The Big Lesson sank in. I left the computer supply biz; within a year I was writing and publishing an agonizingly precious humor mag called “Pedantic Monthly”; a couple of years after that, having joined the new Macintosh “desktop publishing revolution,” I was flying back to Boston to help some folks bring their national political bi-weekly to that new platform; and then, for another decade after that, I had my hands full running production for a magazine publisher, consulting, composing and performing original music, and writing essays, rants, and raves just for people like you.

There is a direct line from those silly sales-contest memos to the recollection of them that you are reading now. They changed my life. Writing was too serious an undertaking for me to squander my talent on corporate memoranda.

Still, being a philologic pack-rat does have its advantages, especially when it’s close to deadline and I need even more verbiage than I’ve already crammed into whatever weighty piece I’m producing. Having produced about a pound of quixotic and querulous memos way back when, writer’s block is a non-issue. I can reach into that bulging (and forever non-digitized) Pendaflex folder of fustian and flippancy, and transform yesterday’s hot air into today’s second wind.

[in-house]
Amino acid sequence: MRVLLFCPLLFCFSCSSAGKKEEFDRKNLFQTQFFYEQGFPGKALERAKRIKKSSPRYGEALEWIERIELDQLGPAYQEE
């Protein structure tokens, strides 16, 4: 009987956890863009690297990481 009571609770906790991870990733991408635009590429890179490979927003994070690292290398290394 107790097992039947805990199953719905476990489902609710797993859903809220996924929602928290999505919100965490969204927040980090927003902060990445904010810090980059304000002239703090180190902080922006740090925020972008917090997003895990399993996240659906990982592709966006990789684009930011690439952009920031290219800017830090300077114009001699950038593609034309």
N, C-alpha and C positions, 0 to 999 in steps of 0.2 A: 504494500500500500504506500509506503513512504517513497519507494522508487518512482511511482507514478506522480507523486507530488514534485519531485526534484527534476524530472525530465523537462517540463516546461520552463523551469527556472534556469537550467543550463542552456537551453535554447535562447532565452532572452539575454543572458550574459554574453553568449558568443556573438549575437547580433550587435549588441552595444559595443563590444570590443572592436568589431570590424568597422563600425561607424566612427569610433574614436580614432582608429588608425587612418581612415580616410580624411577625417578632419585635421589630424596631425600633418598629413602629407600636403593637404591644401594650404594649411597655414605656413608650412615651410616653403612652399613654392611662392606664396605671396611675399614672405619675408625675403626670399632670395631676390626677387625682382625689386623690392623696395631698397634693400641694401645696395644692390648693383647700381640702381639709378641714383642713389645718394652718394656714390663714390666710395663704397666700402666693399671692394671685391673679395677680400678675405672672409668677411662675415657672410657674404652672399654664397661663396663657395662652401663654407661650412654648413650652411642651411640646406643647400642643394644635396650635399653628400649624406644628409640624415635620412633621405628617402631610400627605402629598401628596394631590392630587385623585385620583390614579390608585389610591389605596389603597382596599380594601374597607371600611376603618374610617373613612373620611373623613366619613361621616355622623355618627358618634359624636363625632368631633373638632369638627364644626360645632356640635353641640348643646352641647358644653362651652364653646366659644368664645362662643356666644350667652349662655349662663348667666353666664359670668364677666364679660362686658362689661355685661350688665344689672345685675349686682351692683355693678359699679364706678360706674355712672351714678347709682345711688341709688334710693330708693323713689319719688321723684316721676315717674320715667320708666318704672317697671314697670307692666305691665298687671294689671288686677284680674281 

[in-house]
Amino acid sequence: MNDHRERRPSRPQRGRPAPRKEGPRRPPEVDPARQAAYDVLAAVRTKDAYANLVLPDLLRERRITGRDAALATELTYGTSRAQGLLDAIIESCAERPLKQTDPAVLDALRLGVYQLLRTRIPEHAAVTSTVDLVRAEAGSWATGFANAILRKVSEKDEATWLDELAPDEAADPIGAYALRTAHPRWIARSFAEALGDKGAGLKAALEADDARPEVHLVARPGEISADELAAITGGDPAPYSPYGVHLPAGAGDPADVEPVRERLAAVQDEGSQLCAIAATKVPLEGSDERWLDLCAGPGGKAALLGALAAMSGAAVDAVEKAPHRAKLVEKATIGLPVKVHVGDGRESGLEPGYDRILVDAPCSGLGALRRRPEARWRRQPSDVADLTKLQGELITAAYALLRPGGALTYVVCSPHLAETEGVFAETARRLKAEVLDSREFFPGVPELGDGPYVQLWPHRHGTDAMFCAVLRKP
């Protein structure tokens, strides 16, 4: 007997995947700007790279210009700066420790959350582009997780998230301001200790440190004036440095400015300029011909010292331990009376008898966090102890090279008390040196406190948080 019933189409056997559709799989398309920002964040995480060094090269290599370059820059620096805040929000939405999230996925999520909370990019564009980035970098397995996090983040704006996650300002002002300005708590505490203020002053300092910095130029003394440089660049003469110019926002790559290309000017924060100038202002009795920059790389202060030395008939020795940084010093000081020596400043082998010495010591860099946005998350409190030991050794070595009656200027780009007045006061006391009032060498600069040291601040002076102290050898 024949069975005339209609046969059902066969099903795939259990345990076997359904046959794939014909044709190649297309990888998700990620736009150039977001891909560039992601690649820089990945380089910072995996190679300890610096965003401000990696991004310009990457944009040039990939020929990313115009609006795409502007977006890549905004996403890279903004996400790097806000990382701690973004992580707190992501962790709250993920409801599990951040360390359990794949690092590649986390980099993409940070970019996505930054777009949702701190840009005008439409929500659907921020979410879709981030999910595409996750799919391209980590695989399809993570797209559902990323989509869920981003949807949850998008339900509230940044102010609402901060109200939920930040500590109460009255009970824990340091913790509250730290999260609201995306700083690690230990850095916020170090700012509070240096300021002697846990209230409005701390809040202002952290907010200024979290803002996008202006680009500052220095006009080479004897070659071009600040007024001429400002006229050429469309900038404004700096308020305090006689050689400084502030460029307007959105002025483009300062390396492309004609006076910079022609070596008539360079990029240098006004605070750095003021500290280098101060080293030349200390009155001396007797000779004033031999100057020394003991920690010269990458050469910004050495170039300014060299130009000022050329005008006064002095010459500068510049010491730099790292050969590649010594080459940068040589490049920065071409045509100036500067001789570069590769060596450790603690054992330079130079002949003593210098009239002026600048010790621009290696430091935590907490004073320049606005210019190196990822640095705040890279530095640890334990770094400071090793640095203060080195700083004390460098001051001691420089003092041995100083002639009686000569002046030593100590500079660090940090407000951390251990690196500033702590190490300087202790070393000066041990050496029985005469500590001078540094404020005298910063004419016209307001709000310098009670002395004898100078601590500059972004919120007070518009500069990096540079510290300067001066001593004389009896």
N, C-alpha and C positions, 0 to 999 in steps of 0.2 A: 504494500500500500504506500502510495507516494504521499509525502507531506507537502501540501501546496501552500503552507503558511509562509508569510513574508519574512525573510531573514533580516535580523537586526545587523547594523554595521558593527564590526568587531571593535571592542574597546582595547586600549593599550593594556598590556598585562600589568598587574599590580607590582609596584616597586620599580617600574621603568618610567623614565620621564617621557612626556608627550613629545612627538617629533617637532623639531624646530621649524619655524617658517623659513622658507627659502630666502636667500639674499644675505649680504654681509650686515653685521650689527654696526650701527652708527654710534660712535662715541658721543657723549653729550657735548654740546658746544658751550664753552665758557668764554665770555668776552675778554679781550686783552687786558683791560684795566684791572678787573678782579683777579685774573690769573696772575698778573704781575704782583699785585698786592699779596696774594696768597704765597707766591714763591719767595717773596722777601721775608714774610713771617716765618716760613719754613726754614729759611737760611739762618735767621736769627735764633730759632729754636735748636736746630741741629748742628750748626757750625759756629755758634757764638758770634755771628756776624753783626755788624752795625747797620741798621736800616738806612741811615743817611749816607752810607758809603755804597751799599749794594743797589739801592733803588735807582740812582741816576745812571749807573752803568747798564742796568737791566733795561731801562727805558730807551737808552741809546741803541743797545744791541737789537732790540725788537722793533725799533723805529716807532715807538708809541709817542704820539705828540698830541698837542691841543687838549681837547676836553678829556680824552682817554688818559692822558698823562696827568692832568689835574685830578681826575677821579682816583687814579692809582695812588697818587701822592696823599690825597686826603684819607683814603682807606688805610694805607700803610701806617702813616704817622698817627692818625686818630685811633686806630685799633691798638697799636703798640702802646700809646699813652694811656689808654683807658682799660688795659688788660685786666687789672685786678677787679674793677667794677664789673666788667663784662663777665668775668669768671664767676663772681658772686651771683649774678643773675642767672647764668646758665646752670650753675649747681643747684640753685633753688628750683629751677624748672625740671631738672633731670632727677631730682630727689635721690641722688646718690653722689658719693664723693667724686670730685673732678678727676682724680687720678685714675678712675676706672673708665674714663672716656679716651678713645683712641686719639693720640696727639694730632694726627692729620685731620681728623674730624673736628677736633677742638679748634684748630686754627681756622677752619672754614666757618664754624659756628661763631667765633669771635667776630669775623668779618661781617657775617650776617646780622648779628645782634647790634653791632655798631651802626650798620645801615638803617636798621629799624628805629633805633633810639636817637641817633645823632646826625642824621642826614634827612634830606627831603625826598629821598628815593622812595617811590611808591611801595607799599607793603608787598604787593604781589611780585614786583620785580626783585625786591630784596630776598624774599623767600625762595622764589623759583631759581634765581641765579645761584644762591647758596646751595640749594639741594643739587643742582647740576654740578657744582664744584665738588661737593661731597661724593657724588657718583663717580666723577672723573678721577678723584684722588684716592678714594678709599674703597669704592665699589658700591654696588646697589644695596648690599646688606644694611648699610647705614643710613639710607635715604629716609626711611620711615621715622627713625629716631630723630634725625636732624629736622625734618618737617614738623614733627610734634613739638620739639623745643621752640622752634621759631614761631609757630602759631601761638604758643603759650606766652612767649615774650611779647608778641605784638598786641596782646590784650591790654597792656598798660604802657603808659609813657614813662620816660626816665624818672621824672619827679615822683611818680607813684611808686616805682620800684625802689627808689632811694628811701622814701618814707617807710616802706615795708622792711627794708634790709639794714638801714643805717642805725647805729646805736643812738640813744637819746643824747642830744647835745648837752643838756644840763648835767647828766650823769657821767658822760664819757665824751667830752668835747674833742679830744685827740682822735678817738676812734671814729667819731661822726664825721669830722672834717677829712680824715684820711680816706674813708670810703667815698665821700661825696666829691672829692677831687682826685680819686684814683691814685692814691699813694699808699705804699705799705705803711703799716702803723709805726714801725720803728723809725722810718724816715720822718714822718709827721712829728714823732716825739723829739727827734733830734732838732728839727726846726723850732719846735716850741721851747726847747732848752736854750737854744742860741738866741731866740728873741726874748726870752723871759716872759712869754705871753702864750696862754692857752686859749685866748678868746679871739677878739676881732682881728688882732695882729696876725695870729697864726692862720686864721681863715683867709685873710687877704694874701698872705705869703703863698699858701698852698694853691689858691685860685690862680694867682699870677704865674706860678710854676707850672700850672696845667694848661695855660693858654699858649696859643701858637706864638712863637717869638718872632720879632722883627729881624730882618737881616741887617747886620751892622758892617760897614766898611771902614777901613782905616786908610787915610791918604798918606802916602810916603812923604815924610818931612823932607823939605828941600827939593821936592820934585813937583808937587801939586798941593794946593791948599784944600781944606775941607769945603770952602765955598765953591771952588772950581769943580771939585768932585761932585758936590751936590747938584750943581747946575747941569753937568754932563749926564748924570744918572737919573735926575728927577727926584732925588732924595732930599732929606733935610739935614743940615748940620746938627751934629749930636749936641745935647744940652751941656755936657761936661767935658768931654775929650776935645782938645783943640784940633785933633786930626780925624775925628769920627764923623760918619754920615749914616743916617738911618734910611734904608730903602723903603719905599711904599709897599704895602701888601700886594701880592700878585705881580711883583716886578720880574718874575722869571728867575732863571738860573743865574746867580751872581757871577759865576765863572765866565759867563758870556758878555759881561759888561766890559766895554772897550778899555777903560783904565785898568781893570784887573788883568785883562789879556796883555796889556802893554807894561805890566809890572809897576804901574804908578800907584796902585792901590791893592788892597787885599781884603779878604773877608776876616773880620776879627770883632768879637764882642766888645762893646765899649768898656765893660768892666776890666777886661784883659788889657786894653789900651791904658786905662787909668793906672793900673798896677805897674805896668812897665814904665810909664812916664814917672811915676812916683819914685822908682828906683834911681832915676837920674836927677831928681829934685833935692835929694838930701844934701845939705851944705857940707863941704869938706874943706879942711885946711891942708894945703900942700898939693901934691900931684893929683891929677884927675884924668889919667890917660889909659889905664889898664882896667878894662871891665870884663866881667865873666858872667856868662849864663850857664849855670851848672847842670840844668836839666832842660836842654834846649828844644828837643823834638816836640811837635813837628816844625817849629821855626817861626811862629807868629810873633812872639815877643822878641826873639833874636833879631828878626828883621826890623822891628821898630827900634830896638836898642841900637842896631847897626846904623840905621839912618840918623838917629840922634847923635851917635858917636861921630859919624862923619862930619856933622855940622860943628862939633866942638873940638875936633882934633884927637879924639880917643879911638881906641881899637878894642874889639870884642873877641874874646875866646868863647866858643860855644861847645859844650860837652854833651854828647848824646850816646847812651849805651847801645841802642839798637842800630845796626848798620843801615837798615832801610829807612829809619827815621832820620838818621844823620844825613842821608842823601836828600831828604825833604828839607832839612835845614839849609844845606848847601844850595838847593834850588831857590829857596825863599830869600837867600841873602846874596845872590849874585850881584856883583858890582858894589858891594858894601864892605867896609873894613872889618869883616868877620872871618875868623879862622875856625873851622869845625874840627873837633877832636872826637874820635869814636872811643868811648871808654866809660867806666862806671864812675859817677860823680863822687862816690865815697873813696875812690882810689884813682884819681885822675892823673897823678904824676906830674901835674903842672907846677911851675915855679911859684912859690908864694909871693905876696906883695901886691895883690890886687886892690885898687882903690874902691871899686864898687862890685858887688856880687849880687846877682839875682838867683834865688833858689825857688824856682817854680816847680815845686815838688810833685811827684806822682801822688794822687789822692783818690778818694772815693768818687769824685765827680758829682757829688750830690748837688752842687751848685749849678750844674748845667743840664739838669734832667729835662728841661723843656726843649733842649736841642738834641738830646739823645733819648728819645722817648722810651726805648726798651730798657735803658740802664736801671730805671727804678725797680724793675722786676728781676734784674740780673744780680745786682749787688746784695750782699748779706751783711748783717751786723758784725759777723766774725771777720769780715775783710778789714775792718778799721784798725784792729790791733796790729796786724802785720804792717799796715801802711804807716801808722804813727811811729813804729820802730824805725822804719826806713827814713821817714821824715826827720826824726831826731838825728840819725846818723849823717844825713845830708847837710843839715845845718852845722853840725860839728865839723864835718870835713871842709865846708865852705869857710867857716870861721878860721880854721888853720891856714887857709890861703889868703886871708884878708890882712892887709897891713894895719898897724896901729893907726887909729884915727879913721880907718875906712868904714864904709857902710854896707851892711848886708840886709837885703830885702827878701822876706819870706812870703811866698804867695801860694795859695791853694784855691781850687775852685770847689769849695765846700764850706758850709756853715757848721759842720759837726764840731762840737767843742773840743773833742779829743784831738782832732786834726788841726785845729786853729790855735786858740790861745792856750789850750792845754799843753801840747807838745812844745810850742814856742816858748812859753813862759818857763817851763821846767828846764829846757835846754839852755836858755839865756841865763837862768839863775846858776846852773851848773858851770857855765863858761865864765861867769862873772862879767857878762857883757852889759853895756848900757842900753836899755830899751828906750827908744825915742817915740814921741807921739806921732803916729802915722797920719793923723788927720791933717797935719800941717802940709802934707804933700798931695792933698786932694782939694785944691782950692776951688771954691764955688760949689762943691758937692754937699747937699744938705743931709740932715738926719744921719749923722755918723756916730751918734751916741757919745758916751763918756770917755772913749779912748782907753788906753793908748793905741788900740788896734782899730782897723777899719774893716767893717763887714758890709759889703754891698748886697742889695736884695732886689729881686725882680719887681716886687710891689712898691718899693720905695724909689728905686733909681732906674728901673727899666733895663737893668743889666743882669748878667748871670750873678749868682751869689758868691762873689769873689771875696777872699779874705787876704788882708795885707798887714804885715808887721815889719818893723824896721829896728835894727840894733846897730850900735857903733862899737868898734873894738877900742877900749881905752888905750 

Ah, the benefits of recycling.

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That Was Then, This Is Now

With all the talk about how prices on this, that, and the other thing are always going up, let’s stop a moment and bow, or at least give a polite nod, toward Silicon Valley, Poughkeepsie, and Boston’s Route 128. A rather more reverent appreciation is due entrepreneurialism, capitalism, and the pursuit of happiness. Over the past 40 years, the tech titans of the FPCE (Founding PC Era) have given us the greatest ongoing upgrade at the biggest continuing discount ever. The saga of the personal computer is as fantastic a tale as any sci-fi story ever.

Progress through self-seeking

In fact, truth isn’t just stranger than fiction—it’s often got more magic and miracles in it, too. And, I hasten to add, the progress whose techie little handiwork you enjoy daily is brought to you by a whole parade of people, groups, companies, and cabals all pursuing their own ends, competing more often than cooperating, looking to make a buck, and generally proving Adam Smith right.

PC - Going Back in Time

The longer you’ve been using computers—and some of us had the original Apple, Tandy (Radio Shack), and Timex Sinclair models in the 1970s—the more you can appreciate the astonishing speed of progress. This is a tale that everyone working with computers really should know, and uses terms that everyone really should understand. If you don’t understand a kilo-this from a mega-that, you will never get the full impact of this amazing tale. So read on—you’ll be glad you did.